As a kid I hoped each weekend would bring good weather, knowing that meant an opportunity to go to the airport with him. So early in the week, I’d start pestering him, asking what the weather forecast looked like for the weekend. Each and every time, I would get the same, matter-of-fact, non-emotional response from him: “On Saturday morning I’ll get up and check the weather. If it’s ok, we’ll go; if it’s not, we don’t.” Period. Absolutely no emotion in that decision. No buying into the thought “let’s hope it’s good.” No investment whatsoever in the outcome. “If it’s ok, we go; if it’s not, we don’t.”
This attitude, about something I knew he loved to do so very much. How infuriatingly crazy was that attitude! But he never got exasperated when I’d ask yet again. Just the same calm, non-emotional response. I had no idea at the time what an incredibly valuable lesson he was teaching. You can love to do a particular activity, but you, as pilot-in-command, must set aside that desire, and discipline yourself to make decisions that are not influenced by the desire for a particular outcome.
The second example, the one that only happened once, occurred during a day-long cross-country trip when I was 14. It was summertime, and the two of us flew to Cleveland to visit a relative. On the way, we made a refueling stop at Oil City in western Pennsylvania. The airport was set in a poor, hardscrabble rural area. The airport owner had some kid about my age working as the line boy, refueling and checking the oil while Dad and I went inside for a Coke.
When we came out, the following things happened that replay in my mind with the players saying not a word to each other, as if in pantomime. My Dad comes out, and of course does an abbreviated preflight, checking first the gas tank, then lifting the engine access cover to check the oil. He looks and halts abruptly. He motions the owner to join him. The owner walks over, looks, and also freezes. The owner motions to line boy. The line boy walks over, looks inside the access cover, and visibly blanches. He had forgotten to tighten down the oil dip stick, which was just lying loose. If we had taken off in that condition, we would have had an in-flight emergency with an uncertain outcome. Continuing this wordless play, the owner looks at the line boy, points him to the exit: you don’t work here any more. My last view is watching this kid, my own age, dejected and walking away from a job that he clearly needed to have.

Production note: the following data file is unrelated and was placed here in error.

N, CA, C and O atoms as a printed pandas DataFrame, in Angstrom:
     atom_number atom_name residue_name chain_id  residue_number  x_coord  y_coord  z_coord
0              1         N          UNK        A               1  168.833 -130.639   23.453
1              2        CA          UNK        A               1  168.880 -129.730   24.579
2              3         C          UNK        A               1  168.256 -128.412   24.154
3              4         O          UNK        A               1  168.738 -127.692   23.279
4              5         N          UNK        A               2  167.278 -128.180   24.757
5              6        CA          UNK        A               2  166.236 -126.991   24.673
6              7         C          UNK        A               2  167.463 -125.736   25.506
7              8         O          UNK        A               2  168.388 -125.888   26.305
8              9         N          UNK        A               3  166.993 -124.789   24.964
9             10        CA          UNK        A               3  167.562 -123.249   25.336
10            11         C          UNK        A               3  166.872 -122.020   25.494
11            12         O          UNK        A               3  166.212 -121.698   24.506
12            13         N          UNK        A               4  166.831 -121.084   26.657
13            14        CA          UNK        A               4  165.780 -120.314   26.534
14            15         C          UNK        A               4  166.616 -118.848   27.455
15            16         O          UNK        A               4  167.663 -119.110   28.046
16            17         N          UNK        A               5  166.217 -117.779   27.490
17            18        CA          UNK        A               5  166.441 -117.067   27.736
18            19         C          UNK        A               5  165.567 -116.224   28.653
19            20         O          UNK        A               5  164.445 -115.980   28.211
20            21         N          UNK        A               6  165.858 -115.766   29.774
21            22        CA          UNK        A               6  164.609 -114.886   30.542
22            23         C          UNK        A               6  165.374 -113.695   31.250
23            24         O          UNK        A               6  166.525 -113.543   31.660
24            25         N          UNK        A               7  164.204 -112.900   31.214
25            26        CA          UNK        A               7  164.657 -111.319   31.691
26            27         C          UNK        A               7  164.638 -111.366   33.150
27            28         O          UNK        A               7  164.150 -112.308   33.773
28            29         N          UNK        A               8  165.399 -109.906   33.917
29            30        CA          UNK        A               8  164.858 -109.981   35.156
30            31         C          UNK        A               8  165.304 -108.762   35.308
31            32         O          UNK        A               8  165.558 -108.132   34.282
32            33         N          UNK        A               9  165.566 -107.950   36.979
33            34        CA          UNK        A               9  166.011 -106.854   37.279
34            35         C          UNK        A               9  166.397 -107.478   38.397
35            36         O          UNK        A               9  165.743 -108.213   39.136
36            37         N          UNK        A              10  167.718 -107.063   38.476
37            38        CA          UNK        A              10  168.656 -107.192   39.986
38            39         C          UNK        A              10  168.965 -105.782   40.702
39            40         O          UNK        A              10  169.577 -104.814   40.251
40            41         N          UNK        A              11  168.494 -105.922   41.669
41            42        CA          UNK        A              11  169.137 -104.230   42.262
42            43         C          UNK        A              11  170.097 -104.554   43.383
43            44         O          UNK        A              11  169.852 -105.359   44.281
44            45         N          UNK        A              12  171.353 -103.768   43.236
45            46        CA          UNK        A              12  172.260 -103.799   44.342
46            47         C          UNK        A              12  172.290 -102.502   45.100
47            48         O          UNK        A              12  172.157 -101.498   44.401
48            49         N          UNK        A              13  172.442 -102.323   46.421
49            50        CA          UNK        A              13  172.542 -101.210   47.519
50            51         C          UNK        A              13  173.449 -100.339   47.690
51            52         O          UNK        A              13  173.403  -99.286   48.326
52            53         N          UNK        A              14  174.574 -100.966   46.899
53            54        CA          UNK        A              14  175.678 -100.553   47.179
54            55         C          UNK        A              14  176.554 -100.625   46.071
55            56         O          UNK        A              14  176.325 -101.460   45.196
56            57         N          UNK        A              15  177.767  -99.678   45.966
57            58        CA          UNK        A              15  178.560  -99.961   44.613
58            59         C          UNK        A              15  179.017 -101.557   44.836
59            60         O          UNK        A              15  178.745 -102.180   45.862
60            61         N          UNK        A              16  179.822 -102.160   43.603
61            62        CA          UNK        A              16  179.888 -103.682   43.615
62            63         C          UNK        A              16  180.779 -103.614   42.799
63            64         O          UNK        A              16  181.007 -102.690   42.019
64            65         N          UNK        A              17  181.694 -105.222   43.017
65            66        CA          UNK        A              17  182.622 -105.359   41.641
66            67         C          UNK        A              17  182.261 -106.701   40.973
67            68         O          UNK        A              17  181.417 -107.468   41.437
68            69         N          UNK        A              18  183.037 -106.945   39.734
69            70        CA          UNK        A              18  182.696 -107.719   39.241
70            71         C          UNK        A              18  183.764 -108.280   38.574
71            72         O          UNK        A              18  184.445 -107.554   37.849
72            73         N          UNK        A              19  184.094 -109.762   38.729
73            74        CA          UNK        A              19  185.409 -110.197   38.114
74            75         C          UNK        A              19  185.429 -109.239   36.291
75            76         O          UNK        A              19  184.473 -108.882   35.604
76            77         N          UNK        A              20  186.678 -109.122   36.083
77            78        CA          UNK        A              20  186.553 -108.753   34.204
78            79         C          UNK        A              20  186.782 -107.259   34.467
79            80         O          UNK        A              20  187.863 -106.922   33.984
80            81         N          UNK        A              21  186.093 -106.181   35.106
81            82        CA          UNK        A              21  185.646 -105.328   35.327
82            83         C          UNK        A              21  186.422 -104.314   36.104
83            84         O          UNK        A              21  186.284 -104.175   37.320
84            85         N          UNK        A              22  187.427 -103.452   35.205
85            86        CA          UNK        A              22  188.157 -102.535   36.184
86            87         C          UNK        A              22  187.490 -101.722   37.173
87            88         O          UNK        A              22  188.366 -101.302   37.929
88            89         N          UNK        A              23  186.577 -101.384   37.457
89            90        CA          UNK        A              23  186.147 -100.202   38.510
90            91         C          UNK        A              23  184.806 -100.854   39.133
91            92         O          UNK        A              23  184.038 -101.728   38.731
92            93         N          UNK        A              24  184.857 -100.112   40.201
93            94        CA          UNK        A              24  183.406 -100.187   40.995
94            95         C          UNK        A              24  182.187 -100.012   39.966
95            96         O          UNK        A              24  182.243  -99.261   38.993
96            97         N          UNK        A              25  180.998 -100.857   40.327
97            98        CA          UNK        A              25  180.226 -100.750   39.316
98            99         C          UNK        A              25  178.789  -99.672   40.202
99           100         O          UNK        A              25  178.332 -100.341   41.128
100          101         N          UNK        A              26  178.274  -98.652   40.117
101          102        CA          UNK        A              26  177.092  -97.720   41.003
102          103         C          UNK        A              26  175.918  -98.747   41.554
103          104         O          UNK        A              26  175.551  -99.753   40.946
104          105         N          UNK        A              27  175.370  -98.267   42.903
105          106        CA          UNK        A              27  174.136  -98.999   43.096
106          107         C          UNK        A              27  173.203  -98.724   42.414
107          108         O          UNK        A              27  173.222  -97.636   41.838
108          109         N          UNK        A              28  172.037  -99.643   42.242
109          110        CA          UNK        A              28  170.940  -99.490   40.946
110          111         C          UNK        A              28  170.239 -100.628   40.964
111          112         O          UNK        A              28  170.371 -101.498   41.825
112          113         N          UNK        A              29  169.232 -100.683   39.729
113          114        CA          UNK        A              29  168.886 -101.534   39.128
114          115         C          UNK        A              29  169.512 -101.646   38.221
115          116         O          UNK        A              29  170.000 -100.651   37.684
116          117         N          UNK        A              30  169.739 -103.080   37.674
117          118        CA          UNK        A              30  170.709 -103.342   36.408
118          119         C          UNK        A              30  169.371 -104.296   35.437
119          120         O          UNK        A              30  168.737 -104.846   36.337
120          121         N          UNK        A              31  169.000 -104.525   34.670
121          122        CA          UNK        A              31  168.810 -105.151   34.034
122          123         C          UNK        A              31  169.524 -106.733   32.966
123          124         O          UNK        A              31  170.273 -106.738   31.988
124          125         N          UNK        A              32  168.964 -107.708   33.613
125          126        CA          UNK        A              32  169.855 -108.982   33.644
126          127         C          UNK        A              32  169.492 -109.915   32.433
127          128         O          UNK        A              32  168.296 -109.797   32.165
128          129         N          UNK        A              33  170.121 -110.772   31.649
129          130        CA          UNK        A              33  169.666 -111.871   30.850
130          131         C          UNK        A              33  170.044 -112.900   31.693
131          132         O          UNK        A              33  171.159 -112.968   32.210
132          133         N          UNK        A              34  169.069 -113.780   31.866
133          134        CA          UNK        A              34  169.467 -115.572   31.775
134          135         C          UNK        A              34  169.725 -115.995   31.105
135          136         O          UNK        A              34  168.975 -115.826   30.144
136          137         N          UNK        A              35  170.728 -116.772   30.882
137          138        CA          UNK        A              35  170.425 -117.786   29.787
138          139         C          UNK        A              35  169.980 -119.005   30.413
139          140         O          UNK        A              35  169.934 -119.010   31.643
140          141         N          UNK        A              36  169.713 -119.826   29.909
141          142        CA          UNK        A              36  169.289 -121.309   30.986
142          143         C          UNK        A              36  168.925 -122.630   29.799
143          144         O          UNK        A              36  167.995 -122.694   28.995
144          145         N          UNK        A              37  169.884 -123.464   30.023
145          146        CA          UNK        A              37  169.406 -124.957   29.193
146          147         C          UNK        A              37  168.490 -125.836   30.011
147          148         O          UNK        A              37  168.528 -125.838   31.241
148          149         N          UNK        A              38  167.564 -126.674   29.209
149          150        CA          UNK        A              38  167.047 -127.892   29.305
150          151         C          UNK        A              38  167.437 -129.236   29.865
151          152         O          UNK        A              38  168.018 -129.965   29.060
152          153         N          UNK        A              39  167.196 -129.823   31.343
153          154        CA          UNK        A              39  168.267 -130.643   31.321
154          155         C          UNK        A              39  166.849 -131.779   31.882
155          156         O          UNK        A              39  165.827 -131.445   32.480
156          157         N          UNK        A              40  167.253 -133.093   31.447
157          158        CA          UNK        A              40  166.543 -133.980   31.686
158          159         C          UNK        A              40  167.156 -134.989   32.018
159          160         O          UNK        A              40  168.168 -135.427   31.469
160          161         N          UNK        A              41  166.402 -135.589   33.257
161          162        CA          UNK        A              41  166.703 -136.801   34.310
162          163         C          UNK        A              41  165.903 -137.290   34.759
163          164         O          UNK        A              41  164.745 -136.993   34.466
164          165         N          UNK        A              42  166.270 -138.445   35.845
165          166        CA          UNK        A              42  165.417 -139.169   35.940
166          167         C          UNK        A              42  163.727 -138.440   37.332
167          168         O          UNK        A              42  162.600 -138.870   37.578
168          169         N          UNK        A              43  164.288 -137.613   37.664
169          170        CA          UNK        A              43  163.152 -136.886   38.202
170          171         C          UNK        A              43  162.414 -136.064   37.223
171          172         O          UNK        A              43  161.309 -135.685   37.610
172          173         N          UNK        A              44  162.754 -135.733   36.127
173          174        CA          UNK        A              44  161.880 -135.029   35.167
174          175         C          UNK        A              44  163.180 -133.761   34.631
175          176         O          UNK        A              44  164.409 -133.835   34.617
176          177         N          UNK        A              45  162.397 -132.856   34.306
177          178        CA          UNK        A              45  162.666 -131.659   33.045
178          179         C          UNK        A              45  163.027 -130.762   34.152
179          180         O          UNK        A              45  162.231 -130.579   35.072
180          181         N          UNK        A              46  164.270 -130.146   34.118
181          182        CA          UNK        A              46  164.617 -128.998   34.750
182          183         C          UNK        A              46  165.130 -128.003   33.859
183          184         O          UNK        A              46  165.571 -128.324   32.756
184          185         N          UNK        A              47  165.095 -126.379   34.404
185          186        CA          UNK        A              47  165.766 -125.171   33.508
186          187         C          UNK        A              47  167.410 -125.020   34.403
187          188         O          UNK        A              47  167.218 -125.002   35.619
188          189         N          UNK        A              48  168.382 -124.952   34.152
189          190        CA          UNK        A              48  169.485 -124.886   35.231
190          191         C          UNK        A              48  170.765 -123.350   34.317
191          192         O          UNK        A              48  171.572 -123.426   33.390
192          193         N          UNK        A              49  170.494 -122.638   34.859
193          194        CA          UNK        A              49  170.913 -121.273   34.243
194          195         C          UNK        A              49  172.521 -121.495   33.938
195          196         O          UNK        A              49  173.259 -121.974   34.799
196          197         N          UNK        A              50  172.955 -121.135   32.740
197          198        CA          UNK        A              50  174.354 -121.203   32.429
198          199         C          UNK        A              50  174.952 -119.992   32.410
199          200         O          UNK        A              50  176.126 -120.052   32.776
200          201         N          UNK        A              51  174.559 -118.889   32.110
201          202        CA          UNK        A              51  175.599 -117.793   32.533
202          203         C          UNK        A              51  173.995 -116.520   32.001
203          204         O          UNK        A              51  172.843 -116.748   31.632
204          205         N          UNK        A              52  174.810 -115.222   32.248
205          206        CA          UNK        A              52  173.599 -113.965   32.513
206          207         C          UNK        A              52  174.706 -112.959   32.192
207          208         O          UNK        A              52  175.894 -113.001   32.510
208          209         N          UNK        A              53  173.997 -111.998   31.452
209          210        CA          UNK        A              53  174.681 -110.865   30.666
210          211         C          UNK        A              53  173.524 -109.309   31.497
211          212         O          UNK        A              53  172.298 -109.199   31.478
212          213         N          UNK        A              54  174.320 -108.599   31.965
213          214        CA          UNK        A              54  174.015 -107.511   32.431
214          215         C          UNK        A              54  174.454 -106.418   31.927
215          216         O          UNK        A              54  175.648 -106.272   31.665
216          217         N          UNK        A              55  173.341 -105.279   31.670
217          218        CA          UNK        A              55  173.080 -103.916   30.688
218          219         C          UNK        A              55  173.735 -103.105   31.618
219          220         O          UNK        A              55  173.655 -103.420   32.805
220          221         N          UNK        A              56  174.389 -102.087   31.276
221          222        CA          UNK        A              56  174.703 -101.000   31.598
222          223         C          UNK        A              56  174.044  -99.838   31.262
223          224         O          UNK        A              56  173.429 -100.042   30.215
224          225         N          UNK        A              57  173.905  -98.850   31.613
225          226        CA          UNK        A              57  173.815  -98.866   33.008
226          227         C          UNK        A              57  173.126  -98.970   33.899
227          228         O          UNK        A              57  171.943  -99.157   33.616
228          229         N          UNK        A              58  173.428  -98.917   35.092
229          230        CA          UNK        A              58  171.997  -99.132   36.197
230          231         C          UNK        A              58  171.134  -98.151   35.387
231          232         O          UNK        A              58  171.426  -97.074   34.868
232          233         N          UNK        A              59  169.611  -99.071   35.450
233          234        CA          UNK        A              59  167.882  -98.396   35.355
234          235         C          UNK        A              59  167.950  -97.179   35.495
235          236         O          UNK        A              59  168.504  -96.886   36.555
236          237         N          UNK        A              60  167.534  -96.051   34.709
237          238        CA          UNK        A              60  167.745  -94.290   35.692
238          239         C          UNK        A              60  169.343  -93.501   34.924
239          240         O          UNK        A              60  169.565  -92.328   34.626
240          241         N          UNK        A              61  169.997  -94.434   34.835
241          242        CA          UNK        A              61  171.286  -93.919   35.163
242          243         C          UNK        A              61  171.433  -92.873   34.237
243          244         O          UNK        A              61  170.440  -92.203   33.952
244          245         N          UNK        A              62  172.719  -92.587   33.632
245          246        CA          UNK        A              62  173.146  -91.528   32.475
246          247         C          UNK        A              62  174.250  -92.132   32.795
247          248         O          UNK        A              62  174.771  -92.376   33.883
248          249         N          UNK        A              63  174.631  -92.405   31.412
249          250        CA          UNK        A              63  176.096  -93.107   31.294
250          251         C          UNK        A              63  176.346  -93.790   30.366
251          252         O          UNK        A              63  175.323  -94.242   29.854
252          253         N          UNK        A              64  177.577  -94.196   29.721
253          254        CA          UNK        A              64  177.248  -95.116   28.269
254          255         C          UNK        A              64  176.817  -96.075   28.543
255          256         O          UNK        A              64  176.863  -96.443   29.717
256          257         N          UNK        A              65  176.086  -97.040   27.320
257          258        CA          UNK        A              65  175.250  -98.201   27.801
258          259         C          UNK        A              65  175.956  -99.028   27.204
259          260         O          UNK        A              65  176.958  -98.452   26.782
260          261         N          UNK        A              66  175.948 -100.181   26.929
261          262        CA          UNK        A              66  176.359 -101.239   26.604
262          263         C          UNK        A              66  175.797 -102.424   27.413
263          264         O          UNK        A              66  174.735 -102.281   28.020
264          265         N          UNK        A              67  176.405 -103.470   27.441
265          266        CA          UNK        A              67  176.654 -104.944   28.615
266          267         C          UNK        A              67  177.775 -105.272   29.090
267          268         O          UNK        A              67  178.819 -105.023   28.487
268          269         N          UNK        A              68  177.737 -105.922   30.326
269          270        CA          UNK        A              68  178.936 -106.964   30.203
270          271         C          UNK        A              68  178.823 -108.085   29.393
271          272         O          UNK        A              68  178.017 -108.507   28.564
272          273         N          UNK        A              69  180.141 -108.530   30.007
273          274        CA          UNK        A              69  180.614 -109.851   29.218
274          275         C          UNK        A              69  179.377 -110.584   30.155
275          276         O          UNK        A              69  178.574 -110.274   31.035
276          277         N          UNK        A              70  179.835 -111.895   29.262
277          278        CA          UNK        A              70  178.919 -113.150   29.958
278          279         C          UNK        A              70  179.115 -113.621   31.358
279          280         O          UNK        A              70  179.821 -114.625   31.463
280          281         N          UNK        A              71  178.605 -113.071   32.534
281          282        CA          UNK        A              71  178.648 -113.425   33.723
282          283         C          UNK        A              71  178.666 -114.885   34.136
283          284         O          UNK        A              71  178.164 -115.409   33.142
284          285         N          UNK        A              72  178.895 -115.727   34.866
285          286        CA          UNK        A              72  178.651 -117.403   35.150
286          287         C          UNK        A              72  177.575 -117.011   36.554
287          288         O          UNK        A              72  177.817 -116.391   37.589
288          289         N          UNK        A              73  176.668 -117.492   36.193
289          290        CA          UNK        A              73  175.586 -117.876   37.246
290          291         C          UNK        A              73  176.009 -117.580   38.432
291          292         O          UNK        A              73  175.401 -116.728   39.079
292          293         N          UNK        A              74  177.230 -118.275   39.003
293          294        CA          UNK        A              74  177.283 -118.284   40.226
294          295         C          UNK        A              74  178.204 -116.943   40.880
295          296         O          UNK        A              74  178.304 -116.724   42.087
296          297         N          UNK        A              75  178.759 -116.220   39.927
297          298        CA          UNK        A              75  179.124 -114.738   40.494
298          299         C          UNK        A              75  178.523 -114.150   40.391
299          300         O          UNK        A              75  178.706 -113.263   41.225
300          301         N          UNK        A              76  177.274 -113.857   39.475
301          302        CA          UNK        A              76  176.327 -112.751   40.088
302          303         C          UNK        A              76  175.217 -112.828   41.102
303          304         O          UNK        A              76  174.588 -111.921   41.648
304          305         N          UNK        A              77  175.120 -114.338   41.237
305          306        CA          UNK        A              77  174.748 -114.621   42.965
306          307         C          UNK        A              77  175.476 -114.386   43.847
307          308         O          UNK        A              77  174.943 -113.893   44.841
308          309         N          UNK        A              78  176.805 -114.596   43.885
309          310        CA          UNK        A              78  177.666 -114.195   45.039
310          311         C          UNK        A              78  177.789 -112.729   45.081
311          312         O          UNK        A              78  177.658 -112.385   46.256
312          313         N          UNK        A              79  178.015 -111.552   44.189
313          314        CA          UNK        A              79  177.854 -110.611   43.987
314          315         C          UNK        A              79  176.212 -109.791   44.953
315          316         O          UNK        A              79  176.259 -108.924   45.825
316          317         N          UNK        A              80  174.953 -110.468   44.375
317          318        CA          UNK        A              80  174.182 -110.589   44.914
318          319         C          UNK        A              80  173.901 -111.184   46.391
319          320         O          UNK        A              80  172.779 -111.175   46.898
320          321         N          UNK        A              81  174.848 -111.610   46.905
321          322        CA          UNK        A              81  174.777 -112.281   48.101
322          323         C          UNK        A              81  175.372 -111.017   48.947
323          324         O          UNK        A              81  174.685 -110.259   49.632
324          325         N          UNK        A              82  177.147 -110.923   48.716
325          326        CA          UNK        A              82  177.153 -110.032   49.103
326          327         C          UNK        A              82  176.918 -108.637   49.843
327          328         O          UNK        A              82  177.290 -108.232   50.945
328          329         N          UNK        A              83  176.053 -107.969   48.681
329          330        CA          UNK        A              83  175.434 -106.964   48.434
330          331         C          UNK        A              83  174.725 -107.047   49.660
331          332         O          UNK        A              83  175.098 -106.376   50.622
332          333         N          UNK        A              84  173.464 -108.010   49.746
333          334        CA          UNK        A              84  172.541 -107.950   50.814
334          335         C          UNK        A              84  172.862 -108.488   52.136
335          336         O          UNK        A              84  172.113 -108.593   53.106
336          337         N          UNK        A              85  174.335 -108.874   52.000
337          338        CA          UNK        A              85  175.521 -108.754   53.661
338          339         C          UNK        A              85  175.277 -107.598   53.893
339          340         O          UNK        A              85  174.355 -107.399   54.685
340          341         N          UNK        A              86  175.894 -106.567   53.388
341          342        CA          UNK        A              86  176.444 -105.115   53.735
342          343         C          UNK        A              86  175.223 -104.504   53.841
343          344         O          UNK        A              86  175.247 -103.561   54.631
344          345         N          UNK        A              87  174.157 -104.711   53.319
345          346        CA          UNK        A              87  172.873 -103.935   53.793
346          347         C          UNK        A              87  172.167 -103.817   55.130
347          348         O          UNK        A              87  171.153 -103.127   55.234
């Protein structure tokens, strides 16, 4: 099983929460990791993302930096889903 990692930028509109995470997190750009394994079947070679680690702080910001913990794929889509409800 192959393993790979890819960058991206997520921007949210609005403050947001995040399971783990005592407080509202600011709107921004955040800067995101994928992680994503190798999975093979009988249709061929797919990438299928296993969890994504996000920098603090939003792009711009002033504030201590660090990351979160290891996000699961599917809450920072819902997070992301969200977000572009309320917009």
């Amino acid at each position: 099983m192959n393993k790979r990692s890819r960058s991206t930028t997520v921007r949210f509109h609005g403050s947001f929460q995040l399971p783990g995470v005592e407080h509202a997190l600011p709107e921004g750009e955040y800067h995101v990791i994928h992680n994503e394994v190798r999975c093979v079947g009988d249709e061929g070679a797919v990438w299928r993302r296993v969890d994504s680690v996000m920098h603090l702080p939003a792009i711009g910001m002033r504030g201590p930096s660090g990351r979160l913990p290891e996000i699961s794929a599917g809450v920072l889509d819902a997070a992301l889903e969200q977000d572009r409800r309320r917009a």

The lessons that I took away from this second example were clear. Life in general may give you lots of second chances. But flying is a serious business where there may not be a second chance. Here, more than in so many other facets of life, actions have consequences. Small mistakes can kill. And of course, don’t assume or count on someone else checking what you need to check for yourself. I never forgot what my Dad taught me that afternoon, and in my memory, he never said a word. It was hardly necessary.
As I grew toward adulthood, I was influenced by such examples from my Dad, without truly understanding how I was being taught and guided. For me, I guess it was simply like breathing in the air that’s around you. It was only many years later, with the maturity that comes only slowly, that I began to realize his impact, an impact that extended far beyond flying into so many other aspects of my adult life.
My Dad taught me well. Plan your flight. Be fully prepared, paying attention to every detail, because every detail is important. But be flexible, because a weather forecast is only that – a forecast. And when you get up on Saturday morning, see what the actual weather is. If it’s good, we go. If it’s not, then it’s time for another plan.